Idea #5: I can do all of these things for the right reasons.
When Dawn Wessman (from the podcast) spoke at one of our recent Power of Moms Retreats, she said, “What will your children remember about you after they’re grown?”
One child might say, “My mom always played outside with us.”
Another child might say, “My mom read books with me.”
A third child might say, “My mom looked so good in her jeans.”
(She was kidding on that last one.)
Health and fitness are wonderful, but I think the reason I’ve been shying away from really taking care of myself is because it felt so superficial. But now my motives are different.
I want to play with my children and have energy to laugh with them. I want to be a strong woman who knows she can do hard things. I want to pave the way for my daughters and sons to live healthy, happy lives. I want to breathe easily each day, knowing that in spite of the craziness around me, I made the time to treat myself like a person.
We can do this, moms. We can do this together.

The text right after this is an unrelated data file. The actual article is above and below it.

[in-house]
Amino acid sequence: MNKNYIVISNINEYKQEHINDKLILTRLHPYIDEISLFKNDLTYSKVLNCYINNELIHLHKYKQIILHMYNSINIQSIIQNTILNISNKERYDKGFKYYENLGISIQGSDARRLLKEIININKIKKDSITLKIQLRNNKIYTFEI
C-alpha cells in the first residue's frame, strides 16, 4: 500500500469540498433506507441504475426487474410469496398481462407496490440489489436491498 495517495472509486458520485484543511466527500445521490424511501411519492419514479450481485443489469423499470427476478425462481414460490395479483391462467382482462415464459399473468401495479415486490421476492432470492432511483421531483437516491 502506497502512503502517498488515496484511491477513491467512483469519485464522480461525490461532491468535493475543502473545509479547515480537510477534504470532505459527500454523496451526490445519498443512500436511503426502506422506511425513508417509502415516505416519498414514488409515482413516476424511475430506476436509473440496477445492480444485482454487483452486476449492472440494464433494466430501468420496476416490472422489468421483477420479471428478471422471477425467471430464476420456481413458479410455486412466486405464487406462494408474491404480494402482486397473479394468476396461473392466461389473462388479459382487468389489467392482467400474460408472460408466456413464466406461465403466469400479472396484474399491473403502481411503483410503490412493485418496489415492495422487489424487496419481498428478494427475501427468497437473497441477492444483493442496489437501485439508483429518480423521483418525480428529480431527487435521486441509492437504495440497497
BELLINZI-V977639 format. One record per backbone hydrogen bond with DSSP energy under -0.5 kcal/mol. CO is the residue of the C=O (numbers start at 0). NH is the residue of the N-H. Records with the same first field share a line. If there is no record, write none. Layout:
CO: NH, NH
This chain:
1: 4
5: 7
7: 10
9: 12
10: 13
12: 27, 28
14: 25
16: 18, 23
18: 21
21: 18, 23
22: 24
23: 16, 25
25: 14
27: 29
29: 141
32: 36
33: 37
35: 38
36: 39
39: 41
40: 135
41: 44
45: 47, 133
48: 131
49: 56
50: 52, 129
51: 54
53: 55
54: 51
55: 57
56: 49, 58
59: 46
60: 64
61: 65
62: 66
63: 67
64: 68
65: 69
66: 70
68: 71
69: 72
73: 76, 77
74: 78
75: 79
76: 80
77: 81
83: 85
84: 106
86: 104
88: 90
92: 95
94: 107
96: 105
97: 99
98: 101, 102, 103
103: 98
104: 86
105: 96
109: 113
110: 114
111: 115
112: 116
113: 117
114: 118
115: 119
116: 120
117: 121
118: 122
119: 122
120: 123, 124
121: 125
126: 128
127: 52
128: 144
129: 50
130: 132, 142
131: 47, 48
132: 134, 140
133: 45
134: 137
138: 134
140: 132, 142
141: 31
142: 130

QUESTION: Did any of the suggestions specifically resonate with you? Do you have anything else to add?
CHALLENGE: Assess where you are on this journey, and set one goal to improve your life today.
Below, I’ve included images and links to all the suggested books, websites, DVDs, and movies that were mentioned in the comments of my previous post. (There are a lot, so you might want to do a quick scroll and add this to your “Someday Reading/Watching” lists.)
The Paradox of Choice: Why more is less by Barry Schwartz.
Bottom line… make rules, in this case about what you are going to eat and do for activity… so you are not making a decision every time you are faced with a decision about food or activity… just follow your rules.
Kim: The Life You Want by, Bob Greene, and
Change Your Questions, Change Your Life by Wendy Watson Nelson
Rachel: Intuitive Eating. Though the principles of the book seem pretty self explanatory at first, the more I delve into them, the more I realize that our society does not teach us these basic tenets of health. I feel like the book is changing the way I think.
Does This Life Make Me Look Fat? by Jenny Harrop
Captivating: Unveiling the Mysteries of a Woman’s Soul by John and Stasi Eldredge
Women, Food and God by Geneen Roth
Think by Lisa Bloom
Run Like a Mother by Dimity McDowell
Train like a Mother by Dimity McDowell
Forks Over Knives (also on Netflix)
Supersize Me (On Netflix, as well)
We also had a reader (Chels from “Fantastic Find”) submit this Christian song “More Beautiful You” by Jonny Diaz.
If there are any others you’d like to add, please note them in the comments below!